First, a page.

Our favorite longreads and blog posts from the past week!
Mark Dubowitz is executive director of the Foundation for Defense of Democracies, a Washington, D.C.-based nonpartisan policy institute, where he leads projects on Iran, sanctions, nonproliferation, and countering electronic repression.
Mr. Dubowitz is an expert on sanctions and has testified before …
The Middle East Media Research Institute (MEMRI) recently reported that Fatah Central Committee member Tawfiq Tirawi stressed in a TV interview on Al Awda TV that Hamas is no better than ISIS.
The Arab Spring could certainly be seen as having moved on to a dark winter as dictatorships re-established themselves and protestors were met with little support against those governments that took the option of brutality over negotiation.
Just two months before midterm elections, President Obama’s announcement that the U.S. will pursue a military campaign in Iraq and Syria has lawmakers rethinking their midterm election efforts.
In his most recent flamboyant sign of making a clear break with the past, Viktor Orbán, Hungary’s Prime Minister, has taken the unexpected step of moving out of the Hungarian equivalent of the White House, choosing instead a not-too-shabby castle in the historical Buda Castle District, the former place of residence for Hungary’s kings of yore.
To look back at Tunisia’s long but successful transition, the constitution and examine challenges ahead as well as the future of Islamism, we sat down with Radwan A. Masmoudi, the Founder and President of the Center of the Study of Islam & Democracy (CSID).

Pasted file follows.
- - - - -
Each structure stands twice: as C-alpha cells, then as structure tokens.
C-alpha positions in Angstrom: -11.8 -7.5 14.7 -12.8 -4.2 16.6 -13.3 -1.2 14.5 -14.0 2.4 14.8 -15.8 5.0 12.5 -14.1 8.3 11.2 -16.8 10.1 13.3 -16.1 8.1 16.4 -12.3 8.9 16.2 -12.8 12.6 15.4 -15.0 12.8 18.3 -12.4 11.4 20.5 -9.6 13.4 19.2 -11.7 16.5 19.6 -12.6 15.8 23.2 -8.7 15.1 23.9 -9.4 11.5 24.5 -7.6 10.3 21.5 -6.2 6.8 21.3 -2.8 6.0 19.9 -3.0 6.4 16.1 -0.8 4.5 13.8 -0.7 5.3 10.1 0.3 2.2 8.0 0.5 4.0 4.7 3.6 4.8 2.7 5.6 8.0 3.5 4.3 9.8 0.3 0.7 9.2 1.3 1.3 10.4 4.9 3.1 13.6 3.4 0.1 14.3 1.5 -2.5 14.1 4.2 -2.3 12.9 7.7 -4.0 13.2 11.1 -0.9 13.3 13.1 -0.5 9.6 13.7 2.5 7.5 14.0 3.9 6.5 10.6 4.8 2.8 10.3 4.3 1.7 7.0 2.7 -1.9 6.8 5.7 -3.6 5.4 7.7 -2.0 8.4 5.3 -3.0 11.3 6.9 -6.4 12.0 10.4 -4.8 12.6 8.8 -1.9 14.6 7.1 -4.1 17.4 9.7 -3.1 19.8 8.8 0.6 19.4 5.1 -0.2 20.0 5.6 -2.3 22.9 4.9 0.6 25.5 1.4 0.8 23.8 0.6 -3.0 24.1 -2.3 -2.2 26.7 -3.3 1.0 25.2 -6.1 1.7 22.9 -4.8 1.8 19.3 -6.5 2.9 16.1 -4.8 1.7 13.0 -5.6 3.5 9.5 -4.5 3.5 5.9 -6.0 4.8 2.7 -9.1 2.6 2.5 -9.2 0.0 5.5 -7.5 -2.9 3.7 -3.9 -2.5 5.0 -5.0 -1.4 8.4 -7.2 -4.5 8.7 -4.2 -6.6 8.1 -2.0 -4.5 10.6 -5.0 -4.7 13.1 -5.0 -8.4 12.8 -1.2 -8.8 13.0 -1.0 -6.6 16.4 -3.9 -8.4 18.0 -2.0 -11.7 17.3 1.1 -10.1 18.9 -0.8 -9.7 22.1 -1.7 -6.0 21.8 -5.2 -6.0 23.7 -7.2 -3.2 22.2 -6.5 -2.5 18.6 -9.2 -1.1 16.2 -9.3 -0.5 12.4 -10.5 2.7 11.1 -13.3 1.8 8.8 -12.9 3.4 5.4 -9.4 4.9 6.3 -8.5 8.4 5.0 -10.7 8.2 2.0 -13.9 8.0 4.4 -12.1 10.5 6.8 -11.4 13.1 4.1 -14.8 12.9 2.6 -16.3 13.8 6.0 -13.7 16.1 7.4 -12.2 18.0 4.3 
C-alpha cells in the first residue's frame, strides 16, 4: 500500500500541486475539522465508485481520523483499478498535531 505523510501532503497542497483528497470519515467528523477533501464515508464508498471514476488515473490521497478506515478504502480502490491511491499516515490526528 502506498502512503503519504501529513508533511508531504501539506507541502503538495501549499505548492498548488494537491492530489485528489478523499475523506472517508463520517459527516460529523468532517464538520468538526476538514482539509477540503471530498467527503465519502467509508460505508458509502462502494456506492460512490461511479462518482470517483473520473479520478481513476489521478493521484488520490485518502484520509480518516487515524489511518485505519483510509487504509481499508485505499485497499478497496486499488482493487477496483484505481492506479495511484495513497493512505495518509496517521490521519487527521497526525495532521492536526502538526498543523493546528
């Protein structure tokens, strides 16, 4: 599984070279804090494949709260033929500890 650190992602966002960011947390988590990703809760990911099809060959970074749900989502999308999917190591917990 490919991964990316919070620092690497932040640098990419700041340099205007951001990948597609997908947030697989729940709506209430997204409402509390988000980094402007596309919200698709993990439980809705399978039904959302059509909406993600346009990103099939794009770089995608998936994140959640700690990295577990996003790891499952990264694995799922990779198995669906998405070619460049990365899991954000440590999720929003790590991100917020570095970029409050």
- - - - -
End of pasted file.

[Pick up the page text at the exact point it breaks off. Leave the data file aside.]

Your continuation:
Former Israeli Ambassador to the United States Michael Oren, speaking at the World Summit on Counter-Terrorism, emphasized that the BDS Movement hopes to destroy Israel politically. He asserted they hope to succeed where the Arab armies and terrorist organizations failed.
In the remote northwestern autonomous region of Xinjiang, China authorities are certainly being exhaustive in their attempts to stem a spike in the long-running activity of Islamic militants. Recent attempts have involved the use of drones employed to locate, capture and kill suspected Islamic militants in the region, as well as restrictions being placed on the practice of Islam and the wearing of beards and veils in public.
After the end of the Cold War, Ukraine and the Soviet Union’s former Warsaw Pact neighbors agreed to remove some of their security apparatus in order to maintain stability in the region.
Neither Russia’s violation of its international legal obligations nor its institutional blockade of the U.N. Security Council can possibly be in the interest of the other U.N. member states, least of all in the interest of the less mighty among them. Hence, when the world’s leaders gather for this year’s opening of the United Nations’ 69th General Assembly they would be well-advised to address this dual attack on the foundations of global governance.
Authorities in the violence-prone Xinjiang Autonomous Region of China are sparing no measure in their crackdown on existing terrorists, and through a recently proposed policy, may even be trying to stem the birth of future terrorists. After a series of anti-terrorism efforts have repeatedly failed to stem the ongoing violence, a recent article in the party political theory journal Qiushi suggests Xinjiang may soon adopt limits on the ability of ethnic groups to bear children.
The Palestinian Authority has officially distanced itself from funding the salaries of Palestinian terrorists. But in reality, nothing has really changed. The PA will transfer American and European money to the PLO, who in turn will pay the salaries of Palestinian terrorists sitting in Israeli jails.